Brunello Cucinelli, founder of Brunello Cucinelli

[dropcap size=small]S[/dropcap]ome people find their fortune in gold, silver, precious gems. Brunello Cucinelli found his in a sweater. Not just merino or alpaca, mind you, but cashmere. His ability to spot the potential of this Rolls-Royce of wool in 1978 set the stage for the rise of his eponymous design house, where S$3000 for a sweater is common.

When he first began, “cashmere was only available in men’s knitwear and in basic colours,” Cucinelli recalls. Given cashmere’s longevity and superior quality, he took the bold step of dyeing cashmere to create his first designs – a six-piece collection of coloured womens sweaters.

One of the reasons Cucinelli chose to work only with cashmere was his belief in the teachings of American economist Theodore Levitt, who promoted the value of specialising in one single product in order to enhance its quality. “But perhaps the most important one,” Cucinelli admits, has to do with cashmere’s lasting qualities. “A cashmere sweater never ends up in the bin, it is passed on to others as its quality and charm last over time.”

Coming from a humble background as a farmer’s son, Cucinelli learned empathy at a young age through hardships and life lessons imparted to him by his father. Which is why today, as the head of his cashmere-and-suiting empire, his business is driven not just by the bottom line but an altruistic spirit.

Says the unorthodox capitalist whose clothes are worn by the world’s Who’s Who from Prince William to Jennifer Lopez: “From the very beginning, my main objective has been to make profit in an ethical manner, and to build a business based on human values so as not to harm anyone and, in fact, improve the conditions of the people and environment involved.”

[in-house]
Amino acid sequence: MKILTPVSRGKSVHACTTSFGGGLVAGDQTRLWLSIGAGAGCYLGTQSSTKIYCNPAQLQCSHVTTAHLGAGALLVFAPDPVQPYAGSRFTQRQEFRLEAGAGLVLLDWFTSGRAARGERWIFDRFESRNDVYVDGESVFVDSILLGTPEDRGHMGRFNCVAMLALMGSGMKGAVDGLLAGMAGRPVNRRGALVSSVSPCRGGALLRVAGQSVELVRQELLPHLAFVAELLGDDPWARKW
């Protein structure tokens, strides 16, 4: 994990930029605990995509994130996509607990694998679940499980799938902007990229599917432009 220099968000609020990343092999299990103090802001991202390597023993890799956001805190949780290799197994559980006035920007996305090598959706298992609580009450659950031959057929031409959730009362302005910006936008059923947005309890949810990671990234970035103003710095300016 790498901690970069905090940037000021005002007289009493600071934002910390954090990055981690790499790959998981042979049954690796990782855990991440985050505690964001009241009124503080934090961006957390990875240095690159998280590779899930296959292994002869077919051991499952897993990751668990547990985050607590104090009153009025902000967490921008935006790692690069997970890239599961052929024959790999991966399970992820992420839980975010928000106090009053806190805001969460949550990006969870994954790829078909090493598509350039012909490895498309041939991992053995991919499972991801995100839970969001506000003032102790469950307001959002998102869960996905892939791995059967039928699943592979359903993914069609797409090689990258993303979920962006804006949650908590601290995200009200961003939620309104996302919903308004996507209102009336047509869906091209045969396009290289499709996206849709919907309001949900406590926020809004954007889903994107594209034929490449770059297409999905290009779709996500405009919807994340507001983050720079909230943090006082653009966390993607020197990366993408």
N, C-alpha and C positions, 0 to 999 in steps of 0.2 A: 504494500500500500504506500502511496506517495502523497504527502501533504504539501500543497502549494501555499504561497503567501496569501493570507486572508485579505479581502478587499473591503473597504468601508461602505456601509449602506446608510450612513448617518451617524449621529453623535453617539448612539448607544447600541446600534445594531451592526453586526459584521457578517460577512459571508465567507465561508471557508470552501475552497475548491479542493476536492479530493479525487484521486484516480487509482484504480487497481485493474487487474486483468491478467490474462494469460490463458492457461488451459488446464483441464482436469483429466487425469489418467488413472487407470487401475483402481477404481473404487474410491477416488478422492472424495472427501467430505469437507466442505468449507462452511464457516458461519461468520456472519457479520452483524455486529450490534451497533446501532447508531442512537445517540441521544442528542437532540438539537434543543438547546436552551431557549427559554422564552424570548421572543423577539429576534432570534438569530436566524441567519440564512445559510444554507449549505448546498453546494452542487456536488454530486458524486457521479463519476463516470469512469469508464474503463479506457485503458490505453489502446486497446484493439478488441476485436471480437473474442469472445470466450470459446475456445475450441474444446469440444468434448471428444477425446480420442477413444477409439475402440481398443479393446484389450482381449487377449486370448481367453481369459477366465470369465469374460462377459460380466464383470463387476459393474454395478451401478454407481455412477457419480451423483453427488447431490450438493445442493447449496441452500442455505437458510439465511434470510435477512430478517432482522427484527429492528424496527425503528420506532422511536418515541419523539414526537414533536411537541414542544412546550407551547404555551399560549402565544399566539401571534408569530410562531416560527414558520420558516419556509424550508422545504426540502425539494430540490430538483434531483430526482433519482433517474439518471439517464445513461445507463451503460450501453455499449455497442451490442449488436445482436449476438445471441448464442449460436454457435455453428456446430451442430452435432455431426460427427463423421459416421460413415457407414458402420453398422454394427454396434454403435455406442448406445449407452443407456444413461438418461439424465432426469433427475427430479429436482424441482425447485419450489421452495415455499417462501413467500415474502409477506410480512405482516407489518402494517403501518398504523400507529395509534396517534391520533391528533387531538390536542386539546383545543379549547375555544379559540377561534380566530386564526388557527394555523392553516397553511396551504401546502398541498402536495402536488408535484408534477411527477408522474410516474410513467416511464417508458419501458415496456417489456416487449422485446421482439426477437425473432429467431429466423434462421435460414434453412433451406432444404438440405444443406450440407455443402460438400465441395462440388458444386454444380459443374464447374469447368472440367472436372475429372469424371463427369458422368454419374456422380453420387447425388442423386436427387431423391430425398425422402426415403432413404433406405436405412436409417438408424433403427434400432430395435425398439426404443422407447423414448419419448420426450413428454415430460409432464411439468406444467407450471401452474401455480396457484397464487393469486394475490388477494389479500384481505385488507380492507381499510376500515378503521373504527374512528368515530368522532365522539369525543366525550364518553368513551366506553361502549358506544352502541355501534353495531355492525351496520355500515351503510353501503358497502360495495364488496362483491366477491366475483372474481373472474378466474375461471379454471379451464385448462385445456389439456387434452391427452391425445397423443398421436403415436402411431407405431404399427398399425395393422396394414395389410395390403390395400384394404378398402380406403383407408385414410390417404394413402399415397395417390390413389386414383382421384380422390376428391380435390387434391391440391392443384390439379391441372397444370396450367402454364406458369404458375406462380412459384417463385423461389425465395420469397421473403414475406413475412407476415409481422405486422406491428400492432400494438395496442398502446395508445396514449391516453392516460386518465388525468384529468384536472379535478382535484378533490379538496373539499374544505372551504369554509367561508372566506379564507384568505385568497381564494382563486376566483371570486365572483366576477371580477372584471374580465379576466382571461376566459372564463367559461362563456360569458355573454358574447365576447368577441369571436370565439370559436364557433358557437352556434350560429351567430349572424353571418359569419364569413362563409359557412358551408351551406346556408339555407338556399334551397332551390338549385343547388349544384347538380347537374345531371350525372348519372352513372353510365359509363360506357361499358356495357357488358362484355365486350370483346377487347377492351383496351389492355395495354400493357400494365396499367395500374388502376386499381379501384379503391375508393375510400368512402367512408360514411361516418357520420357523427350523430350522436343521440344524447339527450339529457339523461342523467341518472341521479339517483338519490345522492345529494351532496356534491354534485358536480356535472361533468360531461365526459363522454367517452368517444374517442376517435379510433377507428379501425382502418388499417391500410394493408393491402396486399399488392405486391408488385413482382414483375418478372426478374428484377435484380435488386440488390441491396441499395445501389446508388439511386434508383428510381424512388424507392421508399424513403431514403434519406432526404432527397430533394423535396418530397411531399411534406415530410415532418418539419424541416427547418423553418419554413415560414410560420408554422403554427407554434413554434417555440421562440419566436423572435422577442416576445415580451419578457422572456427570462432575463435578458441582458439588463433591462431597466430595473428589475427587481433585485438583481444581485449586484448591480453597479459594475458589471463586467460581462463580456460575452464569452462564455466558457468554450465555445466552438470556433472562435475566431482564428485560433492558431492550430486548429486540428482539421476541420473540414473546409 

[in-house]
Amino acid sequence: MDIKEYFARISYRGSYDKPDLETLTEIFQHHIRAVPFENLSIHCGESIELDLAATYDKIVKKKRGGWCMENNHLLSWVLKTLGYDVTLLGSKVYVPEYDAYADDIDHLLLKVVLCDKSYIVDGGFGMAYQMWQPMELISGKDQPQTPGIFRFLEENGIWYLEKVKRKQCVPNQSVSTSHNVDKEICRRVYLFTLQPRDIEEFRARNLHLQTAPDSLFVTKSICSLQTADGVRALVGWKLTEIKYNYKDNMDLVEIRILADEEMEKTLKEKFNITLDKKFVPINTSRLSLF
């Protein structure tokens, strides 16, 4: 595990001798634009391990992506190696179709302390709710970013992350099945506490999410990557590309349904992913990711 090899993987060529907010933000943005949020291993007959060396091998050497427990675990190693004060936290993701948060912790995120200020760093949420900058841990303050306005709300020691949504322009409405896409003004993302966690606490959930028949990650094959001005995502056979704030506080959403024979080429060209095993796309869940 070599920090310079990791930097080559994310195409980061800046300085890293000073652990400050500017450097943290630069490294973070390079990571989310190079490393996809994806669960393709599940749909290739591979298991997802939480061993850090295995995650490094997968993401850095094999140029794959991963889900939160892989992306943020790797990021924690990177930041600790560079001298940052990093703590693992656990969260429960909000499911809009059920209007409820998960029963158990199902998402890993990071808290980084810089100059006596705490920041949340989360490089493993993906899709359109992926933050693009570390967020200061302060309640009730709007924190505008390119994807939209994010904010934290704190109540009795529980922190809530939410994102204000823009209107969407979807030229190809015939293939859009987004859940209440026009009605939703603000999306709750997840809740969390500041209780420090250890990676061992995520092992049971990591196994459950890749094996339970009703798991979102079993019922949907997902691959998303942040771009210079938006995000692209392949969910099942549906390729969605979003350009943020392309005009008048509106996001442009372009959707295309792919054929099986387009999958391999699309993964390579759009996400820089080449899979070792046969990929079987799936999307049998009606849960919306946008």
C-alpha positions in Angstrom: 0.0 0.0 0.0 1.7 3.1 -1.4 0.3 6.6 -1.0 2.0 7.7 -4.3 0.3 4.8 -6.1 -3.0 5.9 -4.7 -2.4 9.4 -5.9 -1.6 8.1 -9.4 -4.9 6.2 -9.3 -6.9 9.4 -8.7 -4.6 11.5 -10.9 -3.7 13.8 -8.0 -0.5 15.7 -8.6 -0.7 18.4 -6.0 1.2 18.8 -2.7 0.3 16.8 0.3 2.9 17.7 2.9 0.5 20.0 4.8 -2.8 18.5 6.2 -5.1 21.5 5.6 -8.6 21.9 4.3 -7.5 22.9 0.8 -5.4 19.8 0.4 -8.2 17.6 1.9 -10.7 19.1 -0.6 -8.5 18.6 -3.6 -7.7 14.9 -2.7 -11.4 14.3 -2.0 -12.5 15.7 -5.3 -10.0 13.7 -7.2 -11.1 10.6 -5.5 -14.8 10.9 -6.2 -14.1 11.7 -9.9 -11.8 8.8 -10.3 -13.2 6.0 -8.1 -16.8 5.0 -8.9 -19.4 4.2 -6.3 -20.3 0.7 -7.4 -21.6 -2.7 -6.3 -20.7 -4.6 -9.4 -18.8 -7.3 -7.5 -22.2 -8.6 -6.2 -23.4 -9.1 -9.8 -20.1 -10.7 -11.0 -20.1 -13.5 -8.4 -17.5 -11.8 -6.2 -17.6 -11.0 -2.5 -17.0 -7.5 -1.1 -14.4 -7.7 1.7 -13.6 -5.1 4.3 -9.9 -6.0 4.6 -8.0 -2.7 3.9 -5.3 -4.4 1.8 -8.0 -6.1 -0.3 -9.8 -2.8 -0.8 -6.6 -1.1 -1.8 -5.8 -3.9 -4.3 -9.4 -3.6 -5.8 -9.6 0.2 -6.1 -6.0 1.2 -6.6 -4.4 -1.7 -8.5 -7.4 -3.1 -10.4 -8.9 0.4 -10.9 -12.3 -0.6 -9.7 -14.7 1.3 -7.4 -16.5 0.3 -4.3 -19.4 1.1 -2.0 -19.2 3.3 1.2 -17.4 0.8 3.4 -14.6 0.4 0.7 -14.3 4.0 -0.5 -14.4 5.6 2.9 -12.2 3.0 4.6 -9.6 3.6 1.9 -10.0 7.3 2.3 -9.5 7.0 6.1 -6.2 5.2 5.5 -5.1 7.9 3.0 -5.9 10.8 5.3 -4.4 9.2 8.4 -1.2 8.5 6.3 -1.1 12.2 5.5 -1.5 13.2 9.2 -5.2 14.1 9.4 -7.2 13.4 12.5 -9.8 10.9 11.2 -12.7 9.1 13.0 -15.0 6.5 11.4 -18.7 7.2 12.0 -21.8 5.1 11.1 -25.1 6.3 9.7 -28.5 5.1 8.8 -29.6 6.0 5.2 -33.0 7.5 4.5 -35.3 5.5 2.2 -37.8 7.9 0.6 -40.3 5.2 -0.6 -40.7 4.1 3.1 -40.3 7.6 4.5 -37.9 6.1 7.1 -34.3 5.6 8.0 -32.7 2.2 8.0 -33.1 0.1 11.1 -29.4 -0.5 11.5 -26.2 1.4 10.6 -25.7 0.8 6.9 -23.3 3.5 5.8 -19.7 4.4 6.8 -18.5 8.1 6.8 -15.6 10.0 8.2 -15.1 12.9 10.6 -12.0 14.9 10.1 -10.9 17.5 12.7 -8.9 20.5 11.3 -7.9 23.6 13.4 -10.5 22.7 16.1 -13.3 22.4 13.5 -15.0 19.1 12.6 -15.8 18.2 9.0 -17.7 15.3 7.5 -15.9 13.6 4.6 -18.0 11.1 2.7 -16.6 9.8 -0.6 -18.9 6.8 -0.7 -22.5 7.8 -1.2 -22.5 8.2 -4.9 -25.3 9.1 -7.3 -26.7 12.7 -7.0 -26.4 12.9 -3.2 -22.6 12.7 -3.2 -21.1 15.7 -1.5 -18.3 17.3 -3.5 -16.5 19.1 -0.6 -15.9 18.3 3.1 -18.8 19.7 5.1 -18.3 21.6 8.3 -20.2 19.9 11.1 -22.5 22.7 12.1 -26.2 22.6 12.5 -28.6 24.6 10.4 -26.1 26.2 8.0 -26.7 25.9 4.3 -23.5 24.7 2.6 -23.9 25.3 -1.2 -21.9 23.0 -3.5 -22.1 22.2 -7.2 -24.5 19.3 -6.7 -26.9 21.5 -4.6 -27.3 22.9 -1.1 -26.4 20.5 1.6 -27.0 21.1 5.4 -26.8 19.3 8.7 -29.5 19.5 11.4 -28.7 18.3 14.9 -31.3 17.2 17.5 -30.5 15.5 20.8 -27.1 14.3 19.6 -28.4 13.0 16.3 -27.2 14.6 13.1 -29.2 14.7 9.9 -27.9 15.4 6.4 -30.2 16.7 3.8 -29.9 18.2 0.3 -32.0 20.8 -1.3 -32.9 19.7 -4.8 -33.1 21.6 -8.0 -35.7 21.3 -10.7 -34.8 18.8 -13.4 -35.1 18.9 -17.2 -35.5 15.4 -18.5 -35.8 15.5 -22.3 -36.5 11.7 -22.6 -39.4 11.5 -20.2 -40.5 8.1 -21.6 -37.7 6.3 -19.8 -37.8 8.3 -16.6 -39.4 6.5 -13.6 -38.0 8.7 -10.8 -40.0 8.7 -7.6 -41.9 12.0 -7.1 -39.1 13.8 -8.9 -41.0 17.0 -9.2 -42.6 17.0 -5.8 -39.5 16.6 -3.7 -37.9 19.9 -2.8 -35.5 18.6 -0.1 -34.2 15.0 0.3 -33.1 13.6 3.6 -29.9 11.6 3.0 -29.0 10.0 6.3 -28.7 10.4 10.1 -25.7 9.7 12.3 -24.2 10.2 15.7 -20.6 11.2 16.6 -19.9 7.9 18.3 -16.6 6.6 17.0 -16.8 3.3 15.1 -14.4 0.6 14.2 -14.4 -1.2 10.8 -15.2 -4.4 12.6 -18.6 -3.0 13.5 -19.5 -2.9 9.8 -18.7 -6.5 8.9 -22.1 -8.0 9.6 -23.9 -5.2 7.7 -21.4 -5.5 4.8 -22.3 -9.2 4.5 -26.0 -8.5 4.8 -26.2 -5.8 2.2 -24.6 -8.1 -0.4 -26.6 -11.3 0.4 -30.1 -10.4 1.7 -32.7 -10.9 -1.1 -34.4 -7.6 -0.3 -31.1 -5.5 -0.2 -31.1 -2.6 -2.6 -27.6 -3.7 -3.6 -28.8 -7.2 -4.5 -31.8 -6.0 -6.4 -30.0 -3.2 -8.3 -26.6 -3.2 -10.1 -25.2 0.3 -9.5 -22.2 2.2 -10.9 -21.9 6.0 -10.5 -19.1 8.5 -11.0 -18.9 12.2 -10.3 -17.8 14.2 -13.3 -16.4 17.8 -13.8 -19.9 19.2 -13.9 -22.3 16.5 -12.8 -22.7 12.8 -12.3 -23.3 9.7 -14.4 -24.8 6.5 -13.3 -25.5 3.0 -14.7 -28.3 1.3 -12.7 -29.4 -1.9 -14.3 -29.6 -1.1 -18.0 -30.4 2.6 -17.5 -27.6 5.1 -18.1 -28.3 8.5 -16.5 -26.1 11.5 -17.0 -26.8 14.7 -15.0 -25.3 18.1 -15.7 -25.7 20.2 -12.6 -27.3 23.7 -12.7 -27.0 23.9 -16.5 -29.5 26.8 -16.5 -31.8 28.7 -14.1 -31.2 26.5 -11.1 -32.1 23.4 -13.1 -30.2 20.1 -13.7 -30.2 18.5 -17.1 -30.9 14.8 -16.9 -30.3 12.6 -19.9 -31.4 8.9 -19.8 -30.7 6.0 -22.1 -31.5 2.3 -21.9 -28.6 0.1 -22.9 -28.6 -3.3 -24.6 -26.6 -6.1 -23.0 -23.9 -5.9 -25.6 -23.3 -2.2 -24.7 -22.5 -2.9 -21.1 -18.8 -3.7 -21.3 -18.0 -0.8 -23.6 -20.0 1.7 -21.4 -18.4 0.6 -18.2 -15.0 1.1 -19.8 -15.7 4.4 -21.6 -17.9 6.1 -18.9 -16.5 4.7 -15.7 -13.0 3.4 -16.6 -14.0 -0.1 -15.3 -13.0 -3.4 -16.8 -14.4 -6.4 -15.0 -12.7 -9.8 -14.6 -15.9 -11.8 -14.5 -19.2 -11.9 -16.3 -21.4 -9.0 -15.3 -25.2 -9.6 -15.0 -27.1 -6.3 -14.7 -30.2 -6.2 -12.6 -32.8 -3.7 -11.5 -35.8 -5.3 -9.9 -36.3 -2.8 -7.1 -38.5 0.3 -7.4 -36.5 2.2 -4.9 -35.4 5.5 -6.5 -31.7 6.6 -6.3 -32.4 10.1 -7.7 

Fashion spreads from The Peak featuring Brunello Cucinelli:

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Today, the Brunello Cucinelli headquarters sits in a refurbished 14th-century castle, located right in the middle of the Umbrian countryside. Cucinelli continues to pay it forward by investing huge sums of money to revitalise the medieval village of Solomeo, which represents the core of his family, business and spiritual life. His decision to take his company public in 2012 was to “open the company to the world” and since then, has found many partners that appreciate and support this philosophy.

“We have grown considerably, but our approach is still unchanged: the workplace must be beautiful as it is a source of inspiration for creativity. Nobody clocks in or out of work and the company closes at 5.30pm for everybody, every day, since it is important to devote time to oneself, family and dear ones.”

So, when you shell out thousands for a Brunello Cucinelli sweater, you know you’re paying for a high quality of life and superior quality of product. All the materials used are 100 per cent locally sourced and go through a sustainable manufacturing process.

He sums up the term luxury as “a product of the highest quality and craftsmanship – not distributed excessively, and almost made to measure.” But to Cucinelli, luxury is also a concept he associates with the many activities of his life which includes a walk in the woods near his home and time spent with his family.

It’s an egalitarian business model that has served him well and serves as an inspiration for other brands as sustainability becomes a key fashion direction. To think that he started out just making very nice sweaters, but what he did in the past is what other brands are only just starting to follow.

Story first appeared in The Business Times